All I know about overseas teaching methods is from watching Sky Castle, set in South Korea :smiley:
Anyway, its clear that educational pressures vary. Asian countries in general seem to be very high pressure and competitive, whereas liberal democracies tend to me more free-form, creative and relaxed.

There must be effects of this. Arguably the Asian approach leads of much higher educational outcomes (especially in STEM subjects), so maybe this boosts education and technology, but I have also seen counter arguments, that the Asian approach stifles creativity and causes mental health problems (stress).

I guess this could be modeled on a tradeoff between education and health, with the Asian approach being poor health high education+technology, and the opposite position being relatively poor education but much happier young people and no bad health impact…?


Yes. As you say corporal punishment affects health negatively.

Can you add this idea to the Democracy 4 Trello please? I care about it a lot :slight_smile:

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On top of the mental health issues related to stress, there’s also a general lack in social awareness that people have noticed in students/parents coming from asian schools. Maybe antisocial behaviour might also be a part of the effects of different school systems?


I like the idea of reworking education laws to make it more of a trade-off. I don’t think you should be able to “win” the game, at least not easily. The trade-off that comes to mind is whether you want a high GDP or high environment. Sure, you CAN have both, but the easy options are all one at the expense of the other. A similar approach would be very welcome for Education-Health. That really then leaves Crime-Freedom for the other big trade-off.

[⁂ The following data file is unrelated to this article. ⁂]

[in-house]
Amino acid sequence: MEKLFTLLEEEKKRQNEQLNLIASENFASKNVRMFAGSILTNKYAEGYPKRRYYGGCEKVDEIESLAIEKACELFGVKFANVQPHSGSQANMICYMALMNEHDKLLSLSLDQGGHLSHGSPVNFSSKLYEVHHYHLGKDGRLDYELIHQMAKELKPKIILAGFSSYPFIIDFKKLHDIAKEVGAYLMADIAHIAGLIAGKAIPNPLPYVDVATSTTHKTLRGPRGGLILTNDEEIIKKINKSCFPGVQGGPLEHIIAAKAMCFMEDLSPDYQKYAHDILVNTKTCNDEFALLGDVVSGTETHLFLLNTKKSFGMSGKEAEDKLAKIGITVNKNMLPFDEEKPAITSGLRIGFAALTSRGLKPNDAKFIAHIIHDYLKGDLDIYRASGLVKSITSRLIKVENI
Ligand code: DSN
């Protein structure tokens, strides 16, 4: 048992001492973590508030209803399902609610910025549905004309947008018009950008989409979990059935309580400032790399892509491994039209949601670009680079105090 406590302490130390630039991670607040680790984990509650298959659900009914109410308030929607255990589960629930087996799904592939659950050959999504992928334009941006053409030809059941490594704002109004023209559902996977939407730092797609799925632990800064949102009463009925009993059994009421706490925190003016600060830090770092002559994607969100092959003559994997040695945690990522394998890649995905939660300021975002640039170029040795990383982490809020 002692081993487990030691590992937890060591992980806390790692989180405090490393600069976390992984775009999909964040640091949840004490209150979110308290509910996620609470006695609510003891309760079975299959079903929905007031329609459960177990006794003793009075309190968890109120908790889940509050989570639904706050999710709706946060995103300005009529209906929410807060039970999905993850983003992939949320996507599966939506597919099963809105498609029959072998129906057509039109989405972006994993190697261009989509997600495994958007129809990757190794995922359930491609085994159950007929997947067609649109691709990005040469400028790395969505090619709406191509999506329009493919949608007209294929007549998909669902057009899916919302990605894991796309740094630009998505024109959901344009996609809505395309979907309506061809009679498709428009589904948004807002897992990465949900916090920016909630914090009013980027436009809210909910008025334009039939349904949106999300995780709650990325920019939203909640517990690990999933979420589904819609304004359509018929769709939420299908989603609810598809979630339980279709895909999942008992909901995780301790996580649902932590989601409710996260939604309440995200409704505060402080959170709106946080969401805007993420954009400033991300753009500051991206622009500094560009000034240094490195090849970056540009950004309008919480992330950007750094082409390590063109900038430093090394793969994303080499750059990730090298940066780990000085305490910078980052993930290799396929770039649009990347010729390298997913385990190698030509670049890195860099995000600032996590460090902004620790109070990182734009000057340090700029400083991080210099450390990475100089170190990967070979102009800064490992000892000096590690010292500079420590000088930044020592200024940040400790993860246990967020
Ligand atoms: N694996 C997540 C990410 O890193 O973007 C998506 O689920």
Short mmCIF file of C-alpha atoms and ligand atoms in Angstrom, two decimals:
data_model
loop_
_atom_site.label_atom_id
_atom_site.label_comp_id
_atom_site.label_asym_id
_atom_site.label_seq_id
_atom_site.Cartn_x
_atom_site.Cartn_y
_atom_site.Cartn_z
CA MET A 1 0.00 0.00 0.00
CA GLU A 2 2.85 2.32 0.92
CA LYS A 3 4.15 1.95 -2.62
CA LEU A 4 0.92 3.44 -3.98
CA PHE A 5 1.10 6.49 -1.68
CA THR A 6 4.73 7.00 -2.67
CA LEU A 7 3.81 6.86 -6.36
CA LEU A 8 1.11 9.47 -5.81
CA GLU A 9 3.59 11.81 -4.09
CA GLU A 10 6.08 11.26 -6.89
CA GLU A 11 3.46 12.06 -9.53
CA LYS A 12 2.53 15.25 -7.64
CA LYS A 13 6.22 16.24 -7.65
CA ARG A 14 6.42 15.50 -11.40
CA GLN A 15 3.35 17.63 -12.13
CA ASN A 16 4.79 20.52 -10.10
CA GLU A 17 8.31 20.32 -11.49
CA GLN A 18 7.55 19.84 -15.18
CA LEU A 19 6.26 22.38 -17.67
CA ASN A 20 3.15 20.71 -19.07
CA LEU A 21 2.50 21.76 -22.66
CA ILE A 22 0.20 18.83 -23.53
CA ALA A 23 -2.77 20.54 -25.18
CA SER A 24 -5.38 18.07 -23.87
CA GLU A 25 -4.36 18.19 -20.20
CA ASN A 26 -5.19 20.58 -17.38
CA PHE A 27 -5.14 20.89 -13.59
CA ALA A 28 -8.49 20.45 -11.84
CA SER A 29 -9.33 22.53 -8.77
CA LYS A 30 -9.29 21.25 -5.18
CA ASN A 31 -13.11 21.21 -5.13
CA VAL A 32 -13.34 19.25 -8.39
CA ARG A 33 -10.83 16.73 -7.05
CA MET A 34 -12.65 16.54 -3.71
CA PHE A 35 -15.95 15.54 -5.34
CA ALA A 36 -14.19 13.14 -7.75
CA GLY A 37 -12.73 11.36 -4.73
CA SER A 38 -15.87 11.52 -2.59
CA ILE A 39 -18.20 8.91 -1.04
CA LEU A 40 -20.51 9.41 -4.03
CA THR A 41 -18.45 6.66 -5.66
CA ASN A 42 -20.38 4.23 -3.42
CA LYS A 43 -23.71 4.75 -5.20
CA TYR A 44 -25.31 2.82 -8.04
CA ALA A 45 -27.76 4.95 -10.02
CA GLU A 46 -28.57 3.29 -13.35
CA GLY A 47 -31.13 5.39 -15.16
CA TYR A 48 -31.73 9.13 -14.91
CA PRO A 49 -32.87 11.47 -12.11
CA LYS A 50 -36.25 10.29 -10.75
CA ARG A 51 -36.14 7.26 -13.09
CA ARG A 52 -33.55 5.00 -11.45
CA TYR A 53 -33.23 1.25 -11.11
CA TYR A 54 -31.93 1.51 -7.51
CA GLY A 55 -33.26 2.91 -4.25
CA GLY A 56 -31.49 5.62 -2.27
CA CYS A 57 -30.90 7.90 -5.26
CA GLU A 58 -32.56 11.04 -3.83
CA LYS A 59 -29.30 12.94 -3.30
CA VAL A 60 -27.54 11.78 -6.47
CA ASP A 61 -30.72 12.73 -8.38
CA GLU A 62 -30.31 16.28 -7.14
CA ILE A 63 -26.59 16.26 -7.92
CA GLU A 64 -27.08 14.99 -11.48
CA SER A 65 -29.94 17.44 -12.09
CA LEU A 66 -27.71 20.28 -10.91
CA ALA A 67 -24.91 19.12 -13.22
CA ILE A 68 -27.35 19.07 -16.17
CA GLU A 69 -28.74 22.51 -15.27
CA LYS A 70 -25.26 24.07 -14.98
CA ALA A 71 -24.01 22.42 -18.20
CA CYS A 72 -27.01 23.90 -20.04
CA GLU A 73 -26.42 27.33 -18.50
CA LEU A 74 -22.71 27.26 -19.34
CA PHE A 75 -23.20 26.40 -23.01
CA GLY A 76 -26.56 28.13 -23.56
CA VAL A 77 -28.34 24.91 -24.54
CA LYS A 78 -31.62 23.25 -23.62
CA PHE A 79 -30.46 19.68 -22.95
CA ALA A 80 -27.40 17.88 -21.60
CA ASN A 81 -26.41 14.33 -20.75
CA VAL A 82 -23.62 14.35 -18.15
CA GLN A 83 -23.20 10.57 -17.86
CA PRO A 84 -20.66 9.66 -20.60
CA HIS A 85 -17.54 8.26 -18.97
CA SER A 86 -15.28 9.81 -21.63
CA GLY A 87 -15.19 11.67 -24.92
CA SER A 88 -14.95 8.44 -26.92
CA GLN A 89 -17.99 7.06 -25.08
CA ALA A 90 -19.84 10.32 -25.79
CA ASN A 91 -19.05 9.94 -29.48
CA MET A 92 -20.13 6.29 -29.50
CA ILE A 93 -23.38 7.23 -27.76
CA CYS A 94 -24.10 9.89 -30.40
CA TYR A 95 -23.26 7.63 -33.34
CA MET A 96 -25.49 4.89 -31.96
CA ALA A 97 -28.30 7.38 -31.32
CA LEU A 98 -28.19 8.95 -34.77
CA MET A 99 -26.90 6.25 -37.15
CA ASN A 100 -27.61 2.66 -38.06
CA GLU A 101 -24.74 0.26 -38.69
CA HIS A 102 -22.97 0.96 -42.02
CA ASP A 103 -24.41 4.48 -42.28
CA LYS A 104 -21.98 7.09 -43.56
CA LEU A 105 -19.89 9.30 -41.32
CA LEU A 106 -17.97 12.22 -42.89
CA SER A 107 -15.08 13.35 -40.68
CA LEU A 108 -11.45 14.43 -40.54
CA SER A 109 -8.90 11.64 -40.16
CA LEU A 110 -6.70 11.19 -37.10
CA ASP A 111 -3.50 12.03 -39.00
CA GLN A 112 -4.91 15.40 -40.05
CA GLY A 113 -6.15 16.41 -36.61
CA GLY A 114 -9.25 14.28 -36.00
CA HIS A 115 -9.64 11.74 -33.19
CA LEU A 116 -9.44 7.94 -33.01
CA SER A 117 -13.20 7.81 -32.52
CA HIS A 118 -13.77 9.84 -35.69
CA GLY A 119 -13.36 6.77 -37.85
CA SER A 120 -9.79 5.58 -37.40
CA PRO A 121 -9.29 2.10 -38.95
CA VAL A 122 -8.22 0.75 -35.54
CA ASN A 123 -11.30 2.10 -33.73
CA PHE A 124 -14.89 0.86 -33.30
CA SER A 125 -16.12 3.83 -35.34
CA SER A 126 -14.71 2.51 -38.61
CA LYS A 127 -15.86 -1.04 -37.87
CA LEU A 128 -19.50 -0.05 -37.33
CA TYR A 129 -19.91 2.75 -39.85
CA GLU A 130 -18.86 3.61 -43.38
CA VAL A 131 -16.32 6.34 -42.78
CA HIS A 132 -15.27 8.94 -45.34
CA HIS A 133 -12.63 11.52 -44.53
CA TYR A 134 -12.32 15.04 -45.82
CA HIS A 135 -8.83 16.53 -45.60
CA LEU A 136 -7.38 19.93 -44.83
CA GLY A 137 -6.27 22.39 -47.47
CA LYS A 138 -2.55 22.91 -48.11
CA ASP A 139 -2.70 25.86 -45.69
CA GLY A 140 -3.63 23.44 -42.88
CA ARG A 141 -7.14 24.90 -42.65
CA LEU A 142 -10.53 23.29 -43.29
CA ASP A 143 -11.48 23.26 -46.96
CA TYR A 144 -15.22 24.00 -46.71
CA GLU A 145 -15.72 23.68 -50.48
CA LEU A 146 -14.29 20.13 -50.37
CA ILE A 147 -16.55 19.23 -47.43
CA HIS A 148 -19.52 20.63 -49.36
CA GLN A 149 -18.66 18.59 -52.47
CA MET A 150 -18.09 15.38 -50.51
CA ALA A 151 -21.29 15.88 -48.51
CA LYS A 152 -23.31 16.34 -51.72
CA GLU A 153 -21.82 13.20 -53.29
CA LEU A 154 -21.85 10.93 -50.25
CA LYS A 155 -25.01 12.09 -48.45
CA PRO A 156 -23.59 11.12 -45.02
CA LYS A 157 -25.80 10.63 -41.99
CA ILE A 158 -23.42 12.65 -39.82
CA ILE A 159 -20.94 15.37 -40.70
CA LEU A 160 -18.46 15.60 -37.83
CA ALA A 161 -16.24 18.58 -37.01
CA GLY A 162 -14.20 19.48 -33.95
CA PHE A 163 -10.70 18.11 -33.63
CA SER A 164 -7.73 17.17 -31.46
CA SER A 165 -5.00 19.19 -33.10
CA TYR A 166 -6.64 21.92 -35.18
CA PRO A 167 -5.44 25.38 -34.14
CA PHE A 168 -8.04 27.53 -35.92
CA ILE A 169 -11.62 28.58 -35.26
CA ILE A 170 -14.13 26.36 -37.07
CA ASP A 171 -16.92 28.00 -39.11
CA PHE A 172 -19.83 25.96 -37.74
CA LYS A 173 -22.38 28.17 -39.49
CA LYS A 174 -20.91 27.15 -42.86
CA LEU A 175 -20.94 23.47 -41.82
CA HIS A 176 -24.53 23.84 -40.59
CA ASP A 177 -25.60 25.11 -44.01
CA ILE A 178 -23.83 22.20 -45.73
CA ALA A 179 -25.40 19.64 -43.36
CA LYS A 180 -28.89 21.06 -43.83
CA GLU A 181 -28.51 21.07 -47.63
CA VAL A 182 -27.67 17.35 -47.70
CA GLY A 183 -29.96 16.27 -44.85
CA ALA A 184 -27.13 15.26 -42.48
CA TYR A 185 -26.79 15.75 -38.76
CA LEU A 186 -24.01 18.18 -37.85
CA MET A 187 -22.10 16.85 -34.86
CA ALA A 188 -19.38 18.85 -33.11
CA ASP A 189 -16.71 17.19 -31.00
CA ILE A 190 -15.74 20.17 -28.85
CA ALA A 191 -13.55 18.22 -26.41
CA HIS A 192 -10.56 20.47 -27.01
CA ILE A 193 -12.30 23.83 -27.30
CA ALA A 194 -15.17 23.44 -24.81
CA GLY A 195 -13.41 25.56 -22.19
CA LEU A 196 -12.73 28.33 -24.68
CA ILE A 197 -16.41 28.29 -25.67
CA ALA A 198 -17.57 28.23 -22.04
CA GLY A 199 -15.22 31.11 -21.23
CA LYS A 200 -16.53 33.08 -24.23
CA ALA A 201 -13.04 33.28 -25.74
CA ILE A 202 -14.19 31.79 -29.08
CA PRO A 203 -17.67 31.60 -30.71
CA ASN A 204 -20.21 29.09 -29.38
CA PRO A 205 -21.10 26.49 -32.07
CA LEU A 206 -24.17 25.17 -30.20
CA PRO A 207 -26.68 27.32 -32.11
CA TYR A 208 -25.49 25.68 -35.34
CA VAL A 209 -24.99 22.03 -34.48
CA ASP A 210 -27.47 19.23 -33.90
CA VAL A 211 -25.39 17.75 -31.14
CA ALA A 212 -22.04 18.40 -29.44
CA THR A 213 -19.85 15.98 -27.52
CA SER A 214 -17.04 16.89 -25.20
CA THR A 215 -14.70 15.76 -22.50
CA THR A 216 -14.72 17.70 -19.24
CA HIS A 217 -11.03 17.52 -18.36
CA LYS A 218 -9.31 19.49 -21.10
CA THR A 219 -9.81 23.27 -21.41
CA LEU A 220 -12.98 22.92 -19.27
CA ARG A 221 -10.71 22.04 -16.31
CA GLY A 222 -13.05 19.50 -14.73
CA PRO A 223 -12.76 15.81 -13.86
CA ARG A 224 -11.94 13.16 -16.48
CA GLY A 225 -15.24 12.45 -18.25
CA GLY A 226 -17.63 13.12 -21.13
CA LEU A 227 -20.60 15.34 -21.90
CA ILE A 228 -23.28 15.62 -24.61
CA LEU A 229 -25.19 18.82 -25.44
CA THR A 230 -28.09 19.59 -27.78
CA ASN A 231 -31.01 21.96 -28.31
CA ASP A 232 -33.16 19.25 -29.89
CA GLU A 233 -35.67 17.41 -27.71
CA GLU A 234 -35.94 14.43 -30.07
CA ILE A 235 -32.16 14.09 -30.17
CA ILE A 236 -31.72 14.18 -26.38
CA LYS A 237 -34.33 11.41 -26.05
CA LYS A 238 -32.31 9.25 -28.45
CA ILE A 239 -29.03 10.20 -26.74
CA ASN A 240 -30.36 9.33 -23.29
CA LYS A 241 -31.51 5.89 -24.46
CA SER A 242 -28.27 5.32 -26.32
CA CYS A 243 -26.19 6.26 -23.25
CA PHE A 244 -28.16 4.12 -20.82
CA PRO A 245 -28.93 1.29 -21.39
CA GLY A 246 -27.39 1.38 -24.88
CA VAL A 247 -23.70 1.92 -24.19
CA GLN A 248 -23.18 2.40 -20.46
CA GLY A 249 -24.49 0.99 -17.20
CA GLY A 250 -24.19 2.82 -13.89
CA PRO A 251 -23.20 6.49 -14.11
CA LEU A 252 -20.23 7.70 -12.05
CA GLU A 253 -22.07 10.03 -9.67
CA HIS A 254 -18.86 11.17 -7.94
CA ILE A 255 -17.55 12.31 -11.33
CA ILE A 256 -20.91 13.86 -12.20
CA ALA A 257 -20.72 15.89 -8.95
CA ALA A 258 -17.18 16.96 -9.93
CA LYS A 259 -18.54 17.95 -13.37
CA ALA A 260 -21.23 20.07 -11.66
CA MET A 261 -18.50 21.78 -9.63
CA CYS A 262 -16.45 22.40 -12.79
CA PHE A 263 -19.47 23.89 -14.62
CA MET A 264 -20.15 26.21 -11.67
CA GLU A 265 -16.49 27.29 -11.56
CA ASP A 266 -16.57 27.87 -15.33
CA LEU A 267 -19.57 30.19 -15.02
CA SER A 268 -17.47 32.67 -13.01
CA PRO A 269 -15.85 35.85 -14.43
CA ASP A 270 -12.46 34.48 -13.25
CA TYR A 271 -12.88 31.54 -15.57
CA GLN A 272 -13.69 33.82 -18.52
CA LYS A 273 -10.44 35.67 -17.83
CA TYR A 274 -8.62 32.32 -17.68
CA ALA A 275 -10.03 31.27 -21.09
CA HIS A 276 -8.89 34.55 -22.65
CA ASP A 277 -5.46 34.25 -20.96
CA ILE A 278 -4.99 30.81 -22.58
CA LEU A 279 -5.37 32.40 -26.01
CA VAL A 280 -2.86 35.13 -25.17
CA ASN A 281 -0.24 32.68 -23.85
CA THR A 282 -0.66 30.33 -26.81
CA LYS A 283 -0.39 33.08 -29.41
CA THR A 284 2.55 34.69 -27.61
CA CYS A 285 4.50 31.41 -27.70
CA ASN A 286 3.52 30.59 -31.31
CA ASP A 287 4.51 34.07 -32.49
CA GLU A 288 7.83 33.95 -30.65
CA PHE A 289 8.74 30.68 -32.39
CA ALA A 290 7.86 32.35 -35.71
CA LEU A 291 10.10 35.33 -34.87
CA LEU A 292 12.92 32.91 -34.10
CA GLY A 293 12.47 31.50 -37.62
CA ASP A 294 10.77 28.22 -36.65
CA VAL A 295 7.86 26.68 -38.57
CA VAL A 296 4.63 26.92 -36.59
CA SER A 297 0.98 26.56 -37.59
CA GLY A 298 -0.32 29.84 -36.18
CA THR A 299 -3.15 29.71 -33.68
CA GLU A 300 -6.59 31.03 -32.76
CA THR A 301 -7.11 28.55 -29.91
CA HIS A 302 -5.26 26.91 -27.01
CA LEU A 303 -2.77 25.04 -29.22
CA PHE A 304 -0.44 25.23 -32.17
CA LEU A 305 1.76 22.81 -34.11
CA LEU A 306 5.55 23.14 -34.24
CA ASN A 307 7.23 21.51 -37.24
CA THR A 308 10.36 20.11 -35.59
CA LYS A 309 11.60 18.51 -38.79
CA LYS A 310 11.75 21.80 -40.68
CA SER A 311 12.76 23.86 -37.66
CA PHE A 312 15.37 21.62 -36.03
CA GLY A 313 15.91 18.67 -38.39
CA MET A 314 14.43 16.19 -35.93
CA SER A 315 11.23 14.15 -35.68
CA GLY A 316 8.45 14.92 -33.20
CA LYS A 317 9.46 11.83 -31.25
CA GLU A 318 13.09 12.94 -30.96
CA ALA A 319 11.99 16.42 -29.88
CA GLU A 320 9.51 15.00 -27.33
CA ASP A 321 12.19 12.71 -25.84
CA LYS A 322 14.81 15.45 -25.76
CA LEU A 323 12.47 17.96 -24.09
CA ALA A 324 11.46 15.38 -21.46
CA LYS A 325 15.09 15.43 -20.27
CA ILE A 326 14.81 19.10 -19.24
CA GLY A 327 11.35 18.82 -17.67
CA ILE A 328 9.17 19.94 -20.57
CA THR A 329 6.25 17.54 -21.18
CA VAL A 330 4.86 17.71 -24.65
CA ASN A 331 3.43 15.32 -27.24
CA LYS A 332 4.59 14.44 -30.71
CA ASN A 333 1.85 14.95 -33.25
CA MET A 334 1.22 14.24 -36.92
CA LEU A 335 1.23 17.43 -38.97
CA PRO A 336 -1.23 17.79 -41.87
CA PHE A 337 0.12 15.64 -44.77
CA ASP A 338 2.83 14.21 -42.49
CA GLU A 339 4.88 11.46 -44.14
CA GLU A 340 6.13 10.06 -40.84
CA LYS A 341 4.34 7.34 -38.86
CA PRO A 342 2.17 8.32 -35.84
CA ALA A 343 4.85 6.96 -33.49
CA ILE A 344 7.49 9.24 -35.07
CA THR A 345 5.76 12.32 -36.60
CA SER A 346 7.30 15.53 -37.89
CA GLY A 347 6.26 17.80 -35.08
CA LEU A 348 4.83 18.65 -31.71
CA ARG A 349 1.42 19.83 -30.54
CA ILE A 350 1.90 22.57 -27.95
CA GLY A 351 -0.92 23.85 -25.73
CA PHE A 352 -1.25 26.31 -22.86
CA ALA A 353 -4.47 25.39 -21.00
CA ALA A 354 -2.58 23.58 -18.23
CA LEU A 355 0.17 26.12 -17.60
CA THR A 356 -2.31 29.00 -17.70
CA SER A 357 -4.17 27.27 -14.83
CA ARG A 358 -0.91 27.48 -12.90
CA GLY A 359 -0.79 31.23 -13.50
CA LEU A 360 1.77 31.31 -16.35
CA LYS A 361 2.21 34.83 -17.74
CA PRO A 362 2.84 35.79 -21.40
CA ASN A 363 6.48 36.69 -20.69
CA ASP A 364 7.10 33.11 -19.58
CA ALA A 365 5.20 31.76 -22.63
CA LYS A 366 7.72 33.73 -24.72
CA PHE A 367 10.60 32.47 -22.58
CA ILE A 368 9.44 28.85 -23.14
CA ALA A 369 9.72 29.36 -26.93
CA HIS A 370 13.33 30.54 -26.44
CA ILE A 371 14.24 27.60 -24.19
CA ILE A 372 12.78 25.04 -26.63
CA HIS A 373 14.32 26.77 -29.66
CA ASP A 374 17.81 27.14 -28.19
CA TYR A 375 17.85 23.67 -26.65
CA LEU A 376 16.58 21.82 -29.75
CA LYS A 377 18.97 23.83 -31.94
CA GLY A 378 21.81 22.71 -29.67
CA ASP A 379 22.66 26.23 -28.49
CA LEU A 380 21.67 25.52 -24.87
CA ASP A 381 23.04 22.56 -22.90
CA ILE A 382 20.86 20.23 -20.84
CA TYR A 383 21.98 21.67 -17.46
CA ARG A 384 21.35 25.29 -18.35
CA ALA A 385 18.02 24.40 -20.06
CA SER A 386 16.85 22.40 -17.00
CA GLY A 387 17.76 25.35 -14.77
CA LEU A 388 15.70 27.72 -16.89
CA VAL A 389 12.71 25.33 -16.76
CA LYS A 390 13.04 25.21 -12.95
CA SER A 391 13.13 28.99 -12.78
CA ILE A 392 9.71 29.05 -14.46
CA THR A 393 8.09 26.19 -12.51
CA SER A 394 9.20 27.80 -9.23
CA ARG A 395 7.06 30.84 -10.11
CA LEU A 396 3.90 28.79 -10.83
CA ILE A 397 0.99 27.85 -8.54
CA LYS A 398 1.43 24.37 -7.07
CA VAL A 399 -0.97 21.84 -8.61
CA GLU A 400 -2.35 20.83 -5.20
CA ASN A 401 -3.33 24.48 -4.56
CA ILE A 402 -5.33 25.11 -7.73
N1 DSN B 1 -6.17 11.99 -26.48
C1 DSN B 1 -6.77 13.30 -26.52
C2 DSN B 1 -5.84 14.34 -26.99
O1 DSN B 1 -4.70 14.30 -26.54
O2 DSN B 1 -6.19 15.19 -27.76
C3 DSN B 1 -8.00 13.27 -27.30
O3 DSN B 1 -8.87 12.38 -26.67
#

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Oooh these are very good points. I do think a trade-off between education and health is interesting. Maybe its also a trade-off between education and the happiness of the young?
I love the idea of a stressful educational system leading to antisocial behavior, but is there evidence for this? I suspect its actually hidden because many of the countries with that high-pressure education system also seem to have incredibly strict law enforcement, so perhaps its just hidden!


I remember reading about this phenomenon a while back, but I do not seem to be able to find my article for it. I originally noticed this at my old school, where a majority of the students are either immigrants or children of immigrants (2nd generation).

Students who were immigrants often moved to the US because they had bad experiences with the school systems of their home country (mainly focused around corporal punishment in schools), which, when combined with the high-stress environment would understandably result in some emotional/social issues.

Among 2nd generation students, the situation was mainly dependent on their parents. The better the schools the parents attended back in their home countries, the better the kids would turn out. This is probably for the same reasons stated above. The top schools in a country would not/could not risk too heavy handed punishment, and would have better facilities for students.

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Well, I’ve linked 3 sources above so: